‘We’re worried about our kids’: GOP fights to reclaim Arizona school head seat

The Republican primary has ranged from a lifelong state superintendent to attorney general, a real estate business owner who now tops the GOP primary’s latest poll, and a Maricopa County state representative who married into the political dynasty of the Udall family.

He has drawn support from far-right figures including former Maricopa County Sheriff Joe Arpaio and Rep. Paul Gosari, And aspiring school heads each paint classrooms with hypersexualized lessons and critical race theory that harm children who regroup after months of mask mandates and school closures.

“Previously, you couldn’t pay someone enough to go to a board of education meeting—now all of a sudden, they’re taking the fight to school districts,” says Mike Noble of OH Predictive Insights, a nonpartisan Arizona pollster who tracked Has stated in an interview that Republican voters supported the candidates throughout the campaign.

“Critical race theory has really taken hold, especially with those on the right, so this is their battleground for the superintendent of public instruction,” Noble said. “That’s what really resonates with the Republican base.”

Critical race theory is an analytical exercise in examining how race and racism permeate American law and society. Most public school officials across the country say they do not teach the doctrine, even in districts where lawmakers are seeking to ban it.

Hoffman, a speech pathologist who first took over as a political novice in a surprise 2018 victory, believes she can win with a message that appeals to independent voters – who have won the election in the past. Years made up nearly a third of Arizona voters – and moderate Republicans were ready to cross party lines. She is trying to build on the message being urged by national liberal education groups to help Democrats gain ground on education policy.

“It can be frustrating for me to see this divisive language that really creates a rift between our schools and families,” Hoffman said of her Republican opponents in an interview. She is running unopposed in her party primary.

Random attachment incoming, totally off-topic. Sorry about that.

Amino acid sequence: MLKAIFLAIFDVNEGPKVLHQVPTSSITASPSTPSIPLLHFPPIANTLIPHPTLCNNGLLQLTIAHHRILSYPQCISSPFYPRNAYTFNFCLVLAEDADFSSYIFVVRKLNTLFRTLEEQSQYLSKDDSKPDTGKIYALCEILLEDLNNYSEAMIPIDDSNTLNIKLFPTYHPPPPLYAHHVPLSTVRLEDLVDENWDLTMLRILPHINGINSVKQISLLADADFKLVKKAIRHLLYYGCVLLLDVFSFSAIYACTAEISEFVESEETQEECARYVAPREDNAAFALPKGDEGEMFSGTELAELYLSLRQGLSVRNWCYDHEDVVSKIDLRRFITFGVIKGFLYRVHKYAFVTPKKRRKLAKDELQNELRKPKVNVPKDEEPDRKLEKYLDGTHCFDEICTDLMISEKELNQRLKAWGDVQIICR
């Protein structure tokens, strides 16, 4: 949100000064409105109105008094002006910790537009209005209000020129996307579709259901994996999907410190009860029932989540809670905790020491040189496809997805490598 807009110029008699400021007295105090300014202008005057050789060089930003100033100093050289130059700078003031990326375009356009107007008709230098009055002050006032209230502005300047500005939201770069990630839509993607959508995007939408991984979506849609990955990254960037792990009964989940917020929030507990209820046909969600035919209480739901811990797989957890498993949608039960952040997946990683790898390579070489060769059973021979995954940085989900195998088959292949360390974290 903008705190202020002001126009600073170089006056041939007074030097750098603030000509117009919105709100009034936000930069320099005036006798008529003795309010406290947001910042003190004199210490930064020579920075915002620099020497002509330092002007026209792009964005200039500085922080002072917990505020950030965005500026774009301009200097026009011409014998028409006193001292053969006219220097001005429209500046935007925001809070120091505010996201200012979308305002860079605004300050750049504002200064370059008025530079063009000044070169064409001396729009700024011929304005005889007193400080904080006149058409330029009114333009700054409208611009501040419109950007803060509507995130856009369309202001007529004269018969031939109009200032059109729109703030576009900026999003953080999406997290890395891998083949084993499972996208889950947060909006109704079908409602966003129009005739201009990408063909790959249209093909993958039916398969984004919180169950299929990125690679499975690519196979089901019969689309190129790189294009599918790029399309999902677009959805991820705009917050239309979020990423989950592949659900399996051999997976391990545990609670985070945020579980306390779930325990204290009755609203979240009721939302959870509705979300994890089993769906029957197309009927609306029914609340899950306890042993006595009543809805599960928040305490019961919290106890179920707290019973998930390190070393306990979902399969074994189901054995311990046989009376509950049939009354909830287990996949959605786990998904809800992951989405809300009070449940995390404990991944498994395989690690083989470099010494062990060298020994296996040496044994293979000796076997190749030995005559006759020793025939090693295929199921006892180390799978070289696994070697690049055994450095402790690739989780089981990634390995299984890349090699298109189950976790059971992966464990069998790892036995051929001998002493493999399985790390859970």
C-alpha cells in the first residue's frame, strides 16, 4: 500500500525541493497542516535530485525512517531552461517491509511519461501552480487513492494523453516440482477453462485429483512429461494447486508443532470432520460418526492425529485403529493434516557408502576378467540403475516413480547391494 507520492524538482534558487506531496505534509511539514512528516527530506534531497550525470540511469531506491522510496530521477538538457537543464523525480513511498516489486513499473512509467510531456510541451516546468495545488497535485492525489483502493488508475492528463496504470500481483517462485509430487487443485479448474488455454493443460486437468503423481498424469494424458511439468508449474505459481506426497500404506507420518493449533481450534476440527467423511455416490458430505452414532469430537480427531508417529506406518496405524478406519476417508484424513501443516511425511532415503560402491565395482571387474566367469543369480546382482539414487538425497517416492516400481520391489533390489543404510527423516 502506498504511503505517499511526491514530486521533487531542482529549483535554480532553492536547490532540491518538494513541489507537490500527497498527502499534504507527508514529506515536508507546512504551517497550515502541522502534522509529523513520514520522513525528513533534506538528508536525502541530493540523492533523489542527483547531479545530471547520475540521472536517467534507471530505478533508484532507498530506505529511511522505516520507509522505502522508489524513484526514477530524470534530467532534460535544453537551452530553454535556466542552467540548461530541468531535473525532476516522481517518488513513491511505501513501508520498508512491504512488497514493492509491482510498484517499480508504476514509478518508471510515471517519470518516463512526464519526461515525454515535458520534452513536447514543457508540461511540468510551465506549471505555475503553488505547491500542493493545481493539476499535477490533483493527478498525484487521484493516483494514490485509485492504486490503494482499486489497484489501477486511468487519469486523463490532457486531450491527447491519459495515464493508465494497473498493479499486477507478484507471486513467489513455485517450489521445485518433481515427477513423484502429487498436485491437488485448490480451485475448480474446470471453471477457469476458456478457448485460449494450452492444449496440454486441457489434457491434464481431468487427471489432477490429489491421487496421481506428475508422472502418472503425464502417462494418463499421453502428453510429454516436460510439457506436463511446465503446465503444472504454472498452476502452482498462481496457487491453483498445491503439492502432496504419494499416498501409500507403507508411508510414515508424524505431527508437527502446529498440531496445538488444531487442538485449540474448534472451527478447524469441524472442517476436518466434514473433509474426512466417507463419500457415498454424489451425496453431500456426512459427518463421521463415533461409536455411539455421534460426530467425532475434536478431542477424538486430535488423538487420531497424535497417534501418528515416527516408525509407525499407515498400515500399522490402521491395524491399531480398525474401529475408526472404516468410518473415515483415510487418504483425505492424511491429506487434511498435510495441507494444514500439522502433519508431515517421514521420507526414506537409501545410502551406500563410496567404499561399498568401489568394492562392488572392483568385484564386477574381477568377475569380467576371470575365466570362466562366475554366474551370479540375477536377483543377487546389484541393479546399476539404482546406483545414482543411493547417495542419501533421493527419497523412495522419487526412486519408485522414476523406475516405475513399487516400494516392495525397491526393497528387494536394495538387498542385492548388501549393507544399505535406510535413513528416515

“They want to lead our school system. Yet they are attacking it, and this very negative rhetoric of mistrust around our public schools, at a time when our schools need our support more than ever,” she said.

While Republicans are hoping to challenge Hoffman in November, they are concerned about classroom lessons governing conservative Arizona education policy. Ducey and the state’s GOP-controlled legislature have implemented a multitude of education laws during the pandemic, including a universal school voucher program, and on sports participation and gender-affirming surgical procedures for LGBTQ youth, despite protests from Hoffman. There is restriction.

State superintendents technically play an administrative role in distributing school funding and carrying out laws and policies, although they also hold influential positions on state education boards and state university boards of regents.

Democrats are struggling to fix their grip on school-based politics even nationally after Youngkin won office last year with the help of swing-voting parents, frustrated by the consequences of Covid-19’s school lockdowns.

Liberal Advocacy Group research shows the party’s handling of education has lost voters and parents’ trust in dozens of congressional battleground states, including Arizona. And the polls point to the disappointment that both major parties – but Democrats in particular – focus more on race and gender than on helping students get back on track in the classroom.

“The political high ground in the education debate will be seen as a focus on advancing the fundamentals of education,” 1,758 pollsters from Hart Research Associates wrote in a June 21 memo to the American Federation of Teachers’ Labor Group. After interviewing potential voters. Arizona and six other battlefields. “The side seen as politicizing education would be at a distinct disadvantage.”